Tucked into the mid-morning ESPN schedule this past Monday — hidden right around the time the third or fourth rerun of SportsCenter would normally have played — was a live broadcast of golfing great Arnold Palmer’s funeral.

In the age of the 24-hour sports news cycle, it is no longer a shock to flip on the TV and see the worldwide leader in sports airing a mind-numbingly irrelevant event with no athletic significance. (Seriously, what have we done to deserve spelling bees, ESPN?) But this was not one of those broadcasts.

As the casket of one of the most charismatic athletes of all time was carried down the aisle, golf said goodbye to the man who turned their sport into must-watch TV — a man known simply throughout golf as “the King.”

The day was supposed to be about remembering the first publicly recognizable athlete in the sport’s history, but Palmer’s passing was a sobering moment for golf fans for a different reason. It was a reminder that for the first time in the sport’s history, golf’s throne is empty.

Golf’s relationship with its fans is unlike that of any other sport. Come hell or high water, the overwhelming majority of baseball fans will root against the New York Yankees. For the last decade, the New England Patriots have been most notoriously hated team in the NFL. Despite being an electric athlete, a three-time champion and an all-around talented entertainer, LeBron James remains one of the most disliked players in the NBA. In seemingly every sport, Americans love to jeer the best in the league and to boo the crown jewel of the game. But not golf — thanks to Palmer.

Arnie, the first face of the sport, marketed golf to America as a game that came with a dashing and lovable lead man. The sport’s greatest tournament, the Masters, first aired on national television in 1956, and, in the following eight years, Palmer would take home the green jacket four times in front of increasingly larger national audiences.

In a sport that has more than 200 professional individuals competing for the same titles each year and no hometown ties to consumers like other professional sports, fans need someone for whom to cheer. With a charming demeanor and a whole lot of winning, Arnold Palmer was making it so that, contrary to the other sports in America, golf was a game in which it is fun to pull for the most talented man on Earth. When it came to deciding for whom golf’s first fans were going to root, Palmer made it easy: Long live the King.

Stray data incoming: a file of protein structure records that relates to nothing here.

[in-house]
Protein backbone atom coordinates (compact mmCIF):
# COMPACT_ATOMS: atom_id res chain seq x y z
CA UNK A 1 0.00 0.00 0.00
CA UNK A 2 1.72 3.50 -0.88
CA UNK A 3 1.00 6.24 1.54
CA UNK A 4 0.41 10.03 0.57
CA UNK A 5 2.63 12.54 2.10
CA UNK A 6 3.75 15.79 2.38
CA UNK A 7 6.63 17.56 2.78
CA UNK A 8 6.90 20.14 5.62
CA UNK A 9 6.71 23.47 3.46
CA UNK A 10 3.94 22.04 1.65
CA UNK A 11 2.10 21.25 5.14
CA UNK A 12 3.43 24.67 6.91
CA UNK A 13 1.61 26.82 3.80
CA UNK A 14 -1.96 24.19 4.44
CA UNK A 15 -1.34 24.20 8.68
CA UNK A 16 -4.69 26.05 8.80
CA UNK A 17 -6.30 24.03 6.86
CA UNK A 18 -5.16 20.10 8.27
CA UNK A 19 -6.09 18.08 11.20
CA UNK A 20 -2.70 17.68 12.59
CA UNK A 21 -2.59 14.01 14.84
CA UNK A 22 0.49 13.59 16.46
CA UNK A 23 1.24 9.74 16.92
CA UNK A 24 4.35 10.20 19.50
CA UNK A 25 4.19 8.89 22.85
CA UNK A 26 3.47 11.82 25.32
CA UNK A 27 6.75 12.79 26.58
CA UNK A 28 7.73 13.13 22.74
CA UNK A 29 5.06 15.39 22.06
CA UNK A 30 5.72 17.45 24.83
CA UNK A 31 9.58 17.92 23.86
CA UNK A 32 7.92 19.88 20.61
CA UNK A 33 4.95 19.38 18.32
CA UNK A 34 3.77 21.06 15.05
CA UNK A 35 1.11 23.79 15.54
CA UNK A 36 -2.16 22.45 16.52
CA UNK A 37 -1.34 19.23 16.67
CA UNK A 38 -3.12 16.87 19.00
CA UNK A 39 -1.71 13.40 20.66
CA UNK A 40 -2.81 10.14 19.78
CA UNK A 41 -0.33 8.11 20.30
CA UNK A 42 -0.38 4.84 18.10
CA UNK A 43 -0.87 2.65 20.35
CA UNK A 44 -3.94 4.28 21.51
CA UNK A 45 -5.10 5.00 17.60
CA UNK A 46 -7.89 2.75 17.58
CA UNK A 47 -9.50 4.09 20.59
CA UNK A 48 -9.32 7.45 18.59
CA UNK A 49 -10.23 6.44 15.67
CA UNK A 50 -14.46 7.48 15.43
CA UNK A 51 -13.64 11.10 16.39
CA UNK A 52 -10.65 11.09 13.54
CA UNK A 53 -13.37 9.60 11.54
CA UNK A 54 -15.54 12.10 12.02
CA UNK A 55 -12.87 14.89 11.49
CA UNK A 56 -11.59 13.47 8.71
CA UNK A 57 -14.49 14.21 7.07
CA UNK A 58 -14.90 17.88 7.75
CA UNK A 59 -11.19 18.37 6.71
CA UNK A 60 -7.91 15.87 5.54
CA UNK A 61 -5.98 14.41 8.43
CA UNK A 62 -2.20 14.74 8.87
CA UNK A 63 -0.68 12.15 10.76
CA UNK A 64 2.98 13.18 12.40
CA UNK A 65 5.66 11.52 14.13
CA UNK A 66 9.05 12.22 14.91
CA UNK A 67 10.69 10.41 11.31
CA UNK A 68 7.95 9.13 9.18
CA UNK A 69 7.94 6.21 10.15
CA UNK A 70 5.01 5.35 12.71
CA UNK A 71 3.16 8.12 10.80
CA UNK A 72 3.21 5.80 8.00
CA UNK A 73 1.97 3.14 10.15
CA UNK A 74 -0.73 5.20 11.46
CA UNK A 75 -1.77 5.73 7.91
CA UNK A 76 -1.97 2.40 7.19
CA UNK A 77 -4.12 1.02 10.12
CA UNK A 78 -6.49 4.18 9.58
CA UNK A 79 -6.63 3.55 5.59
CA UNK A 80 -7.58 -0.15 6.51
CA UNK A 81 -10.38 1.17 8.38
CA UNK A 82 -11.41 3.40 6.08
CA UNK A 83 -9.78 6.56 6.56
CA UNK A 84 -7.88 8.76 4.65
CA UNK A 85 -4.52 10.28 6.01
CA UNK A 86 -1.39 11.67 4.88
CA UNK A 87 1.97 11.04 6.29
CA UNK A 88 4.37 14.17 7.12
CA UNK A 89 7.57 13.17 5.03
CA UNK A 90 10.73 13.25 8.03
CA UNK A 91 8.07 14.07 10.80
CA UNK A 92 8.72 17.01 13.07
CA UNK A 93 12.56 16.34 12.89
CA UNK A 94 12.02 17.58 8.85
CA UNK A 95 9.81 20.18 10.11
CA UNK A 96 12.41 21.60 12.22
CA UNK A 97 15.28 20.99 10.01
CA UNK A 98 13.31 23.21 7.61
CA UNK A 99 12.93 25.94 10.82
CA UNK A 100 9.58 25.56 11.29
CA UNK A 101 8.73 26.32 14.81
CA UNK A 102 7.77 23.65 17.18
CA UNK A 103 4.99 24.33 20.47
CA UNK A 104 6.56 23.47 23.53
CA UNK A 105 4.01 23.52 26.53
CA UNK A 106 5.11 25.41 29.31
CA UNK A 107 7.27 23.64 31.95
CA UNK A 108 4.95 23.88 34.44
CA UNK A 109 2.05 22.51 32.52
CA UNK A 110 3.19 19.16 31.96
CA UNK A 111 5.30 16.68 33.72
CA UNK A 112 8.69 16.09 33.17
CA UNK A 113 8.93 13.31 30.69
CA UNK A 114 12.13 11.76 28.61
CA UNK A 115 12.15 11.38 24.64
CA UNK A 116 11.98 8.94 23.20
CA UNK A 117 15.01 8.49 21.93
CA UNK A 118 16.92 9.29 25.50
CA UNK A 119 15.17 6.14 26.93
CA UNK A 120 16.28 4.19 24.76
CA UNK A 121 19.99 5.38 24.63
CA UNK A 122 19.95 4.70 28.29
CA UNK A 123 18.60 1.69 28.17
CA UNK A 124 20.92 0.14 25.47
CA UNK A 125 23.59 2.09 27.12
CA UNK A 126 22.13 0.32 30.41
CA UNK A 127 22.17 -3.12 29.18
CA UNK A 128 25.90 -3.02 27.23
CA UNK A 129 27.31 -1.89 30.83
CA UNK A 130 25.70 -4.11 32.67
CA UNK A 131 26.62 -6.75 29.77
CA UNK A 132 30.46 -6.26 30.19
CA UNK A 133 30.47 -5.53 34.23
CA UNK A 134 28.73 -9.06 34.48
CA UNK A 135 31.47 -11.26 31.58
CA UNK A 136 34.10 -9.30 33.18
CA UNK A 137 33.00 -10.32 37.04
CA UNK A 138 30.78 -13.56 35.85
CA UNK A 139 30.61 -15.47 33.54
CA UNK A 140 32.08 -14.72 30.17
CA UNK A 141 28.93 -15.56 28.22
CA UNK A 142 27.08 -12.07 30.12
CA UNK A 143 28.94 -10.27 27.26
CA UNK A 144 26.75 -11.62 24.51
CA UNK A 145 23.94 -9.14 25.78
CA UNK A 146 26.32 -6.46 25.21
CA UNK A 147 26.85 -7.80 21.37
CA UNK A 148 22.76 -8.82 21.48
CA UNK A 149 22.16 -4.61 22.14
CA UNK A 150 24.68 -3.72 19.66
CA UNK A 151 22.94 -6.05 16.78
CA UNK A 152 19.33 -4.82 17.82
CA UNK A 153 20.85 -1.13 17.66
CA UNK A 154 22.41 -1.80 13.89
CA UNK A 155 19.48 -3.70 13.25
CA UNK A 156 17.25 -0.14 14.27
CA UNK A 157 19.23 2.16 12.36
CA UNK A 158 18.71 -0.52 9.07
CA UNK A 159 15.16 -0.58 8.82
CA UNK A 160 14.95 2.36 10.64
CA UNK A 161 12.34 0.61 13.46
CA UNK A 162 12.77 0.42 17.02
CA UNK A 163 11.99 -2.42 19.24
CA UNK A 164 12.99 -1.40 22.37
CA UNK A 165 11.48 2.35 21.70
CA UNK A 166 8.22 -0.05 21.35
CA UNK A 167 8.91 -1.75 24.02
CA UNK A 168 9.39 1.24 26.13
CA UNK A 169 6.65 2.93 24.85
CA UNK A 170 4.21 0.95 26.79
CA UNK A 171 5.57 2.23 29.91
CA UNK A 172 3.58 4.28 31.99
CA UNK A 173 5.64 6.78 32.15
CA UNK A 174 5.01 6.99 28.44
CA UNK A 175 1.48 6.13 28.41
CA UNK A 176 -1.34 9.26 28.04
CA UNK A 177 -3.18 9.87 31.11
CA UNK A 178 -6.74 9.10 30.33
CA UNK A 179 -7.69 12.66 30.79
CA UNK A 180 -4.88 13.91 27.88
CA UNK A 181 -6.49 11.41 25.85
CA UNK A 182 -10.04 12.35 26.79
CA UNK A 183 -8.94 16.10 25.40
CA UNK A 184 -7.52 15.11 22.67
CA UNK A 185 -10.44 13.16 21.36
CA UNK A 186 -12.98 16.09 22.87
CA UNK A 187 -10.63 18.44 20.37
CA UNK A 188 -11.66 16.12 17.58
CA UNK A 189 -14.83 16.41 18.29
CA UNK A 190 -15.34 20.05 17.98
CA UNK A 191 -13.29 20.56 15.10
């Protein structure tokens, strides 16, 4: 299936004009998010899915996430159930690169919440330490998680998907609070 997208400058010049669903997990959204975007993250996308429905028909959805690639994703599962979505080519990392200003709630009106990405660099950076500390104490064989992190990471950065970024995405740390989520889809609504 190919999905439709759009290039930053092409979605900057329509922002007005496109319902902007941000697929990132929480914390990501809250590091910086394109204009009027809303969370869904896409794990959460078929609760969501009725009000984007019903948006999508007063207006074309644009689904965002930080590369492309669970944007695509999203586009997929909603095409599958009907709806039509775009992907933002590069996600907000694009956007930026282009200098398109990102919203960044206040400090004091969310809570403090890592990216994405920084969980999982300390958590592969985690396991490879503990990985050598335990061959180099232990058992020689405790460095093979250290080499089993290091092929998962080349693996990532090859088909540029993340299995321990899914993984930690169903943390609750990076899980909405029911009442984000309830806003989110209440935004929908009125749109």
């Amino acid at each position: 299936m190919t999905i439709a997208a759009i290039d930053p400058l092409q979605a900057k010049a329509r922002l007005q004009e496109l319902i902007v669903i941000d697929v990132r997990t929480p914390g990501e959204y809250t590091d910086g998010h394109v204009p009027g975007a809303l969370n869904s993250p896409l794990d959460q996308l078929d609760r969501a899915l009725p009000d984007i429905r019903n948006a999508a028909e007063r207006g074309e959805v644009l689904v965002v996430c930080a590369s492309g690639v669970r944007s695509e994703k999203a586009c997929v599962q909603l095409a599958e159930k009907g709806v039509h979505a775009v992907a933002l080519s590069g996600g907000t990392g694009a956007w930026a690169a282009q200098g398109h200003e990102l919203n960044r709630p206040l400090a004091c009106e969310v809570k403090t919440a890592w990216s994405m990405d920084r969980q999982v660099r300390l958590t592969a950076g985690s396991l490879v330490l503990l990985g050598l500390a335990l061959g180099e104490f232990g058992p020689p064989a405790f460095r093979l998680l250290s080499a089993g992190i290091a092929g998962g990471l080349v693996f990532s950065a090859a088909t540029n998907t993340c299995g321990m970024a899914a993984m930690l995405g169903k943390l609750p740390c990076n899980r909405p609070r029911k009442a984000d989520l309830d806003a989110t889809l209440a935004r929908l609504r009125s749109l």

For almost 60 years, American golf fans have been able to follow Palmer’s blueprint by claiming the era’s best golfer as their own. After Arnold came Nicklaus, the lovable “Golden Bear” who won majors into his forties.

Golfing legend Tom Watson picked up where Nicklaus left off and won PGA player of the year six times from 1977 to 1984. Sir Nick Faldo followed, winning six majors and never disappointed his fans as he finished in the top 20 of every Grand Slam event from 1988 to 1993.

By the time Greg Norman had taken over for Faldo in the ’90s and finished his own run of seven number-one finishes in 11 years, a young Tiger Woods stood ready to take the sport by storm for the next decade and a half. From 1956 to 2008, it all worked like clockwork: seamless transitions from one great to the next so that someone was always seated in golf’s throne.

Since Tiger won his last major, there have been 34 Grand Slam events won by 26 different people. Of the four major winners in 2016, not a single one had previously won a major. Fans are taking notice that no one in the field is sporting the crown, and it’s taking its toll on the game.

Youth and adolescent participation in golf is down more than 20 percent in the last decade. Despite more exposure and marketing, PGA TV ratings have dropped off since the height of the Tiger era. Palmer introduced golf as a sport with a lead actor, but for the last five seasons fans have felt like they have been watching the supporting cast.

From year to year, decade to decade, golf has been able to effortlessly pass the throne on from one generation’s great one the next, each “king” getting to experience the loving embrace from the sport’s loyal subjects. Golf longs for its Arnold Palmer. It’s why despite Tiger’s ugly tabloid-riddled past and no major wins since 2008, the sport’s biggest storyline is his return next season.

Woods will likely play only three to four tournaments, making his return seem like golf’s weak attempt to stir up excitement for the upcoming season. But it is hard to blame fans and pundits alike. For golf, without its king, there are no loyal subjects.

Jimmy McLaughlin is a junior in the College. Upon Further Review appears every other Friday.

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One Comment

  1. Phil (PB) McDonough C'68 says:

    Well said! Golf seemed poised for a ‘Five-some for the Ages after 2015, only to find a vacuum filled by a slew of (highly competent) contenders with little charisma in 2016. After Ryder Cup ’16, perhaps Lefty will emerge!

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